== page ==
Yale’s environmental footprint shrinking, even as campus grows

 

Yale has met or is well on its way to meeting more than three-quarters of the goals set out in its Sustainability Strategic Plan for 2010–2013 — reducing the University’s environmental footprint and streamlining systems and processes to save resources, time, and money, even as the campus continues to grow.

Of the original 43 goals established by Sustainability Task Force, 15 have been achieved and 19 are on target, according to the “The Progress Continues: 2012 Sustainability Report” issued by the Office of Sustainability. Four other goals are under the category “We can do better,” and five are being reevaluated as the new Sustainability Task Force drafts Yale’s strategic plan for the future.

 Video celebrates President Richard C. Levin's legacy of sustainability

“The progress demonstrated in this report represents the depth of commitment and the multiple levels of sustainability leadership embedded throughout the campus,” says Julie Newman, director of Yale’s Office of Sustainability. “We are very proud of the sustainability progress that has been made over the past three years, grateful for President Levin’s continued leadership, and eager to strive for greater engagement and continued progress with the strategic plan 2.0”

One long-term objective that is on track, according to “The Progress Continues,” is the effort to reduce Yale’s greenhouse gas emissions to achieve a 43% reduction from 2005 levels by 2020 — a goal set forth by President Richard C. Levin seven years ago. As of fiscal year 2012, Yale has reduced its emissions 16% from 2005 levels despite a 12% increase in campus size and 9% increase in population — mostly through energy conservation and efficiency efforts on campus, utilizing cleaner fuel, and investing in renewable energy.

Yale also remains on target in its efforts to reduce solid waste, thanks to initiatives promoting reuse, composting, and recycling. In fact, Yale Dining now composts 95% of all food waste in residential dining halls and kitchens.

The Office of Sustainability has made progress in its efforts to raise awareness and introduce best practices in Yale’s offices and laboratories, and to “green” its athletic and other events. The Yale Green Workplace Certification Program, now in its third year, has certified 38 workplaces to date. The Green Events Certification Program, also in its third year, has nearly doubled the number of green-certified events annually. All told, 59 events have been green-certified since the program began, and in 2012, all of the Yale College Reunions were green-certified at the platinum level, the highest rating achievable.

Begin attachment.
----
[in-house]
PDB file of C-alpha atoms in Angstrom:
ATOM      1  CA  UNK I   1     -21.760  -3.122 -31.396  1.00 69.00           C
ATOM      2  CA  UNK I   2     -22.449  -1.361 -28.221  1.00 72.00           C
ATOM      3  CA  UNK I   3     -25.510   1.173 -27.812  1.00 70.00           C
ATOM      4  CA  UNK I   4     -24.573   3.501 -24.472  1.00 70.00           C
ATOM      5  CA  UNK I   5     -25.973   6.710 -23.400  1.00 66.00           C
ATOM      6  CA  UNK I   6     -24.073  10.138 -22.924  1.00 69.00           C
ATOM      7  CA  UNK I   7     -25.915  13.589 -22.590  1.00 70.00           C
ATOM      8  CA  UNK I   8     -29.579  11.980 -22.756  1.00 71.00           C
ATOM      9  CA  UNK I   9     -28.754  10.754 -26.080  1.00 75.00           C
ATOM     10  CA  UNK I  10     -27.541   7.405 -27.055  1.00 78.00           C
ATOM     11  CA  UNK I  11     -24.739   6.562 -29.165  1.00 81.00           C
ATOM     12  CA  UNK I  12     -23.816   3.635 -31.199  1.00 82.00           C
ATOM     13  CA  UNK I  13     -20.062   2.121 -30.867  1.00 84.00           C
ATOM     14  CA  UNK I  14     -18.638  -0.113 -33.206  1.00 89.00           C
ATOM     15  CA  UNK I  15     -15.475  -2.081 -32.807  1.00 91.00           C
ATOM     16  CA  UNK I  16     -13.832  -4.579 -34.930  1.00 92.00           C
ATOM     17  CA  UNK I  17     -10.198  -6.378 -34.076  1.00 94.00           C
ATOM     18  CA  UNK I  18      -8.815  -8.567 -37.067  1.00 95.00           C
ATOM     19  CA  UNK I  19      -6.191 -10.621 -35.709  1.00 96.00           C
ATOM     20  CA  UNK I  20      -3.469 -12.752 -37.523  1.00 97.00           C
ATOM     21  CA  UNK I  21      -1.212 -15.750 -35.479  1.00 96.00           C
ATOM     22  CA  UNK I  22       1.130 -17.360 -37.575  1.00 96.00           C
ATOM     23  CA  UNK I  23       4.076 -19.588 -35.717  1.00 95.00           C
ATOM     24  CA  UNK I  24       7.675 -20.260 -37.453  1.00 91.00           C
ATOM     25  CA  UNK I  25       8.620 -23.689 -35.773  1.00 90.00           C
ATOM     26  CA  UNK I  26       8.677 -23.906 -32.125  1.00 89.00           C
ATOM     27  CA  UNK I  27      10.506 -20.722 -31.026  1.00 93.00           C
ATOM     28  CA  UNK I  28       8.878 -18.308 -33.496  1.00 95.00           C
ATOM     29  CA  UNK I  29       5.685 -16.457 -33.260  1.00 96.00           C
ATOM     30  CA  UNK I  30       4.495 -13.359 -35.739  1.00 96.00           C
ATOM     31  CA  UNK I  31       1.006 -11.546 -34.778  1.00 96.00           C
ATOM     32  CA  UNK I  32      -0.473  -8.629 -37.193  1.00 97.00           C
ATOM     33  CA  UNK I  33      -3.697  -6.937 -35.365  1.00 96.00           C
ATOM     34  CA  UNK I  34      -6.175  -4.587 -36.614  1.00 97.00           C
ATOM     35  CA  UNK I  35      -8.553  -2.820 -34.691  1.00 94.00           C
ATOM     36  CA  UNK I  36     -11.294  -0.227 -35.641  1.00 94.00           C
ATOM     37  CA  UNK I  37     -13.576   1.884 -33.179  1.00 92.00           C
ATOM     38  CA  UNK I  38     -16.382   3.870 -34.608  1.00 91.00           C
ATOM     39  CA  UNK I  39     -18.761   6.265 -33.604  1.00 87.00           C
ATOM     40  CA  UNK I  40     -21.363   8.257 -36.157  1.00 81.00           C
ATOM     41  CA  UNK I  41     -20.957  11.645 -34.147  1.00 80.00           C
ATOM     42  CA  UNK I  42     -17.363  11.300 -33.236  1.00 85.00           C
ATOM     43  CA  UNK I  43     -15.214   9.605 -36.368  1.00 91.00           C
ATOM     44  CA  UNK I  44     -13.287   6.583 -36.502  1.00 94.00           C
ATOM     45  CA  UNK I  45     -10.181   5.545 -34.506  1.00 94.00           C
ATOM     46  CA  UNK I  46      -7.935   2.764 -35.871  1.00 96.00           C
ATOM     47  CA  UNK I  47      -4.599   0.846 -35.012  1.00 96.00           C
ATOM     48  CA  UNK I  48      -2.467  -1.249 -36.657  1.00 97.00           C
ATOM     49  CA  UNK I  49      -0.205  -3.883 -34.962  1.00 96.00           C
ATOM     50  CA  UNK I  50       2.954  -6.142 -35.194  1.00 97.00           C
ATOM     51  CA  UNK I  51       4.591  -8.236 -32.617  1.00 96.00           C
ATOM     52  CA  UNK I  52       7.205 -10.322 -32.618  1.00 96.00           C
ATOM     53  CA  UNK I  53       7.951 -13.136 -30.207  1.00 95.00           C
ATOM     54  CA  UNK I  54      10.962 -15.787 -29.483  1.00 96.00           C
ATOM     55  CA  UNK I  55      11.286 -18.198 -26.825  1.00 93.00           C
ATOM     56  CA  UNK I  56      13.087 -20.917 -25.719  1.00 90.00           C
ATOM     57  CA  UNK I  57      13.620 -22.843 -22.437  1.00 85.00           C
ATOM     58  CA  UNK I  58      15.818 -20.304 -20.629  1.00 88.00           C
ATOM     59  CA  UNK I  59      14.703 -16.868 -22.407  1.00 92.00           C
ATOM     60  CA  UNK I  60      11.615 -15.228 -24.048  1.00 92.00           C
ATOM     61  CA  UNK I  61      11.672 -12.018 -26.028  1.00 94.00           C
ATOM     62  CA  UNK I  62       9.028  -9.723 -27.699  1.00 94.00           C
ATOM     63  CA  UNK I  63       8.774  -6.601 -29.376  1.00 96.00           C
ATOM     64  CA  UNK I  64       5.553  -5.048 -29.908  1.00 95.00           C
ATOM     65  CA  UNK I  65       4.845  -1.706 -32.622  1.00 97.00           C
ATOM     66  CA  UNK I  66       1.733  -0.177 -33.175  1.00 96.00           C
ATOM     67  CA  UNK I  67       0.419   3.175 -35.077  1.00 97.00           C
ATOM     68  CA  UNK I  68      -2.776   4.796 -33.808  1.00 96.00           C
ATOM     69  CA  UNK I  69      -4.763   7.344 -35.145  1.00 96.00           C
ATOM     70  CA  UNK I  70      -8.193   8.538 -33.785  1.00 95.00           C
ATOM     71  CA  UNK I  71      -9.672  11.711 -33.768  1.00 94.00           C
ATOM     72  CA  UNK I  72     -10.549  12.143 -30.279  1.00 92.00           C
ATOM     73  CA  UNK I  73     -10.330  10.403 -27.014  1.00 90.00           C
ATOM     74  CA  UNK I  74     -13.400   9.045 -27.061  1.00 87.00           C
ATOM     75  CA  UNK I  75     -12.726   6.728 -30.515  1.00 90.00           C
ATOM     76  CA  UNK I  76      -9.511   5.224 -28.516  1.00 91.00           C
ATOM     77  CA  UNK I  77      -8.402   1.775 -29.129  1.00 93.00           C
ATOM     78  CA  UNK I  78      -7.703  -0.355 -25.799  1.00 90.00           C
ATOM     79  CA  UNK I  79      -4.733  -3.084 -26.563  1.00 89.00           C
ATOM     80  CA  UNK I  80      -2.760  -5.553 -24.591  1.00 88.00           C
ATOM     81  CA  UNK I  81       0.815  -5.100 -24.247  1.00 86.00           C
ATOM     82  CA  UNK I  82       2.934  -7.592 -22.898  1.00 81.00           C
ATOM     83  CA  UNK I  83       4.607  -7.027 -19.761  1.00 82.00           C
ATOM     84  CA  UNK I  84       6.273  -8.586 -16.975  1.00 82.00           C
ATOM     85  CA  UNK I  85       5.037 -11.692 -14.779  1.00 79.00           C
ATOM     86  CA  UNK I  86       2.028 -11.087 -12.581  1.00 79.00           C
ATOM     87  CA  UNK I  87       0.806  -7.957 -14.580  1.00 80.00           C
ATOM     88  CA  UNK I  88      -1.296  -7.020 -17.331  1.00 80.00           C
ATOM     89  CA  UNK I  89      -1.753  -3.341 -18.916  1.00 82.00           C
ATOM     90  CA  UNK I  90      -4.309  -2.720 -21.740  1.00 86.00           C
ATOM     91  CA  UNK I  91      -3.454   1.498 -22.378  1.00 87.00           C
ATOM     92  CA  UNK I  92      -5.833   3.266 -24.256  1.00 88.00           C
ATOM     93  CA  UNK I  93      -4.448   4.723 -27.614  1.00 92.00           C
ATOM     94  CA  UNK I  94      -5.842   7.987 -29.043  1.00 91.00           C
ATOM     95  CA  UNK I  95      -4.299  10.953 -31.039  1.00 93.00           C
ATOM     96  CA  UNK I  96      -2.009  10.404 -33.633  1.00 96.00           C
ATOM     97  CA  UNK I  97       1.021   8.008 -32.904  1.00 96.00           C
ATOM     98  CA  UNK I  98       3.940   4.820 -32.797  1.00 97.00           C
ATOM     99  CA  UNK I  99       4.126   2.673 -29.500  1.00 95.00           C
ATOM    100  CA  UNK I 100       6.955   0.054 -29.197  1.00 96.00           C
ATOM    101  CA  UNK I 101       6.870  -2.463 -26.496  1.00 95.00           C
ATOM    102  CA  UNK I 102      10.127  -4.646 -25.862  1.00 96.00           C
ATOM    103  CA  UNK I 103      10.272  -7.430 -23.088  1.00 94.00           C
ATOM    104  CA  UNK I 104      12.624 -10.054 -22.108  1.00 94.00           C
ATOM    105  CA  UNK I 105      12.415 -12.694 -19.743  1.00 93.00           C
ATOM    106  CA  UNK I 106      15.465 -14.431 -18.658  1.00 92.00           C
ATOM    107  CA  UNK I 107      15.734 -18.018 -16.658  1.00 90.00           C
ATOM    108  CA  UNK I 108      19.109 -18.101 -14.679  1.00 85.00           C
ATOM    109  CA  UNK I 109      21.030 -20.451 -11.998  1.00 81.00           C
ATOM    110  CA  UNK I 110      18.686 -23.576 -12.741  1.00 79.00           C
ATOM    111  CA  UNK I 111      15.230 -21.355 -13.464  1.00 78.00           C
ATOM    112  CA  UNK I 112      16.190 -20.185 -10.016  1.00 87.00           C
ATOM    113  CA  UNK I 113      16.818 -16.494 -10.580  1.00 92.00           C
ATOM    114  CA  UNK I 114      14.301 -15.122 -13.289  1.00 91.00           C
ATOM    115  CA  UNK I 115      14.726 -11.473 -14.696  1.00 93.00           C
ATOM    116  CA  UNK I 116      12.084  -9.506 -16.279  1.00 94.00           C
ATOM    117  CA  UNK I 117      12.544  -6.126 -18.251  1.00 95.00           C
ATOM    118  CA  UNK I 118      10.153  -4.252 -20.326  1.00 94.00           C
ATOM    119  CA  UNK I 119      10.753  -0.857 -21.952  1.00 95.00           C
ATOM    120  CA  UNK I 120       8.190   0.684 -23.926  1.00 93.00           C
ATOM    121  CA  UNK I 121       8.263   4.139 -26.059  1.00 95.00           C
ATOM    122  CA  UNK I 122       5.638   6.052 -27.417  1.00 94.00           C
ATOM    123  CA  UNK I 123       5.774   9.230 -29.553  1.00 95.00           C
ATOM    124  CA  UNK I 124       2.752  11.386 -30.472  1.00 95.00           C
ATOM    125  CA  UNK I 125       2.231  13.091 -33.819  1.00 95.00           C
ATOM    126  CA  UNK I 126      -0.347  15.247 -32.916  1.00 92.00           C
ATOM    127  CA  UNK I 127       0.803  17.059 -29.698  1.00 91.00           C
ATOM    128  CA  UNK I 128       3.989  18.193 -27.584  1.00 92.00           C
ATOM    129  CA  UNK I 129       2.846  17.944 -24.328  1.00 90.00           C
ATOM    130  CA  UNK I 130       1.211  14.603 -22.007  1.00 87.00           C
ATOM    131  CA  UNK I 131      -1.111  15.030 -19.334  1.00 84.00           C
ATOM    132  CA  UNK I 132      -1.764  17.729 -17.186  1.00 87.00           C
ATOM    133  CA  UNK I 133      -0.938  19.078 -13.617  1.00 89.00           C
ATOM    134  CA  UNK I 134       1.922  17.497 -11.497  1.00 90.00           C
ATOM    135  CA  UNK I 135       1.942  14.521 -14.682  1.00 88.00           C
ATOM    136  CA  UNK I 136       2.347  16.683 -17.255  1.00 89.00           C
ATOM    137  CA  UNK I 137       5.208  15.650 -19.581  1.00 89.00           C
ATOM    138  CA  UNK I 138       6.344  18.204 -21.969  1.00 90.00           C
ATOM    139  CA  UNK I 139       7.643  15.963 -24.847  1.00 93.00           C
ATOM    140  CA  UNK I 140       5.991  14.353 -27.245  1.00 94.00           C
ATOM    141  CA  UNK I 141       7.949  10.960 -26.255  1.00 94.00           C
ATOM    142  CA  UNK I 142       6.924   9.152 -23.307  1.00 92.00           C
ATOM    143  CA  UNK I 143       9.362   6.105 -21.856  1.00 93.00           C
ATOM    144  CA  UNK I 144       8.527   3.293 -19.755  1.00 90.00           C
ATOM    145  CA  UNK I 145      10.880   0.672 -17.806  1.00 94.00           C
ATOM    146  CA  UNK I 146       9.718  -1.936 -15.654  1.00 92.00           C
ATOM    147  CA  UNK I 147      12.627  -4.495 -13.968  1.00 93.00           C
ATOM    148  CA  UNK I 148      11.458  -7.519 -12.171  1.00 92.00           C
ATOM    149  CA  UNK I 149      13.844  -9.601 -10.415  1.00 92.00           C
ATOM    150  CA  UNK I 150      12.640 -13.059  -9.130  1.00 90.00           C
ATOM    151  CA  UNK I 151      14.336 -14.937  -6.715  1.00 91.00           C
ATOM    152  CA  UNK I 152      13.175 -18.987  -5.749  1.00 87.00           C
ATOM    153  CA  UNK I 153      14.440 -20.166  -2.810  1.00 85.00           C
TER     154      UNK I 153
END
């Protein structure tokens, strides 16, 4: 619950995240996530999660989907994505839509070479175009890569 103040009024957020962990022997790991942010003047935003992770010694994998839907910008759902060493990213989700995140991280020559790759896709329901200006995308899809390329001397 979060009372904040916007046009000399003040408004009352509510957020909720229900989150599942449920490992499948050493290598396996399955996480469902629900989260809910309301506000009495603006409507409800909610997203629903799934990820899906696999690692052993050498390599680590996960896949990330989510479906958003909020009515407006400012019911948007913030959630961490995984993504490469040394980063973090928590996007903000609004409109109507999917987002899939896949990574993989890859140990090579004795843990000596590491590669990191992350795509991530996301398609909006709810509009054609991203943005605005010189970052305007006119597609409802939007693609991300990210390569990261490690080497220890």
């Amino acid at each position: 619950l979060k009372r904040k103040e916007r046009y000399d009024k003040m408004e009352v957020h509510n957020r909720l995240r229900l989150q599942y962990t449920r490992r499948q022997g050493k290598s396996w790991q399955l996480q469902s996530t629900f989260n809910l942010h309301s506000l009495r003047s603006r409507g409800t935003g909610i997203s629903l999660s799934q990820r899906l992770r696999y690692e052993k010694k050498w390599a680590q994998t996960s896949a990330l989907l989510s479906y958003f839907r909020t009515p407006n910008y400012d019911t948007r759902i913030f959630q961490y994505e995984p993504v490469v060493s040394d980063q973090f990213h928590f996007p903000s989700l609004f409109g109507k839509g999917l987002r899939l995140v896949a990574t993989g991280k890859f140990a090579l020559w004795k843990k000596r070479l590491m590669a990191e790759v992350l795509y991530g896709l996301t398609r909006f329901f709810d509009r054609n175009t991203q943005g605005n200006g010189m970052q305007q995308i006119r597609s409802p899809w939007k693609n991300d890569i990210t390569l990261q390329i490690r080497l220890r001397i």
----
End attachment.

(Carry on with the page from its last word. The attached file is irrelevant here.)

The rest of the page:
One area in which Yale needs to “do better,” according to “The Progress Continues,” is in reducing the amount of paper used on campus. There were 203,236 reams of paper purchased in 2012, versus the target goal of 156,301. To help achieve the desired 25% reduction, the Office of Sustainability has established a committee to develop tools and tactics for curbing the University’s reliance on paper.

Some of the major goals that Yale has achieved since issuing its 2010–2013 strategic plan are:

  • All new buildings or renovations projects that have been completed on campus have achieved at least a LEED Gold rating.
  • Yale’s recycling rate has been increased by the targeted goal of 25%. In fact, the recycling rate is now 27%.
  • The number of Yale Dining related trucks bringing supplies to campus has been reduced from 1,650 per week to less than 300, thanks to efforts to promote consolidation and bulk purchasing.
  • Yale Dining has eliminated the use of harmful chemicals containing phosphates and/or chlorine, and there are now annual training programs on the use of chemicals, waste disposal, and related equipment for all Yale Dining Staff.
  • A Microloan fund has been established, enabling departments to request small funds for sustainability projects that will have a positive return within three years.
  • Orientation programs for incoming freshmen and new Yale employees now include information about the University’s sustainability policies and goals.
  • Online training modules have been developed that offer Yale community members tips on how to improve their specific building’s sustainability level through proper energy consumption, water consumption, and waste disposal.
  • As part of its outreach education programs, the Office of Sustainability has joined with the Yale Peabody Museum to launch a Citizen Science Project.

For more information, visit the Office of Sustainability website.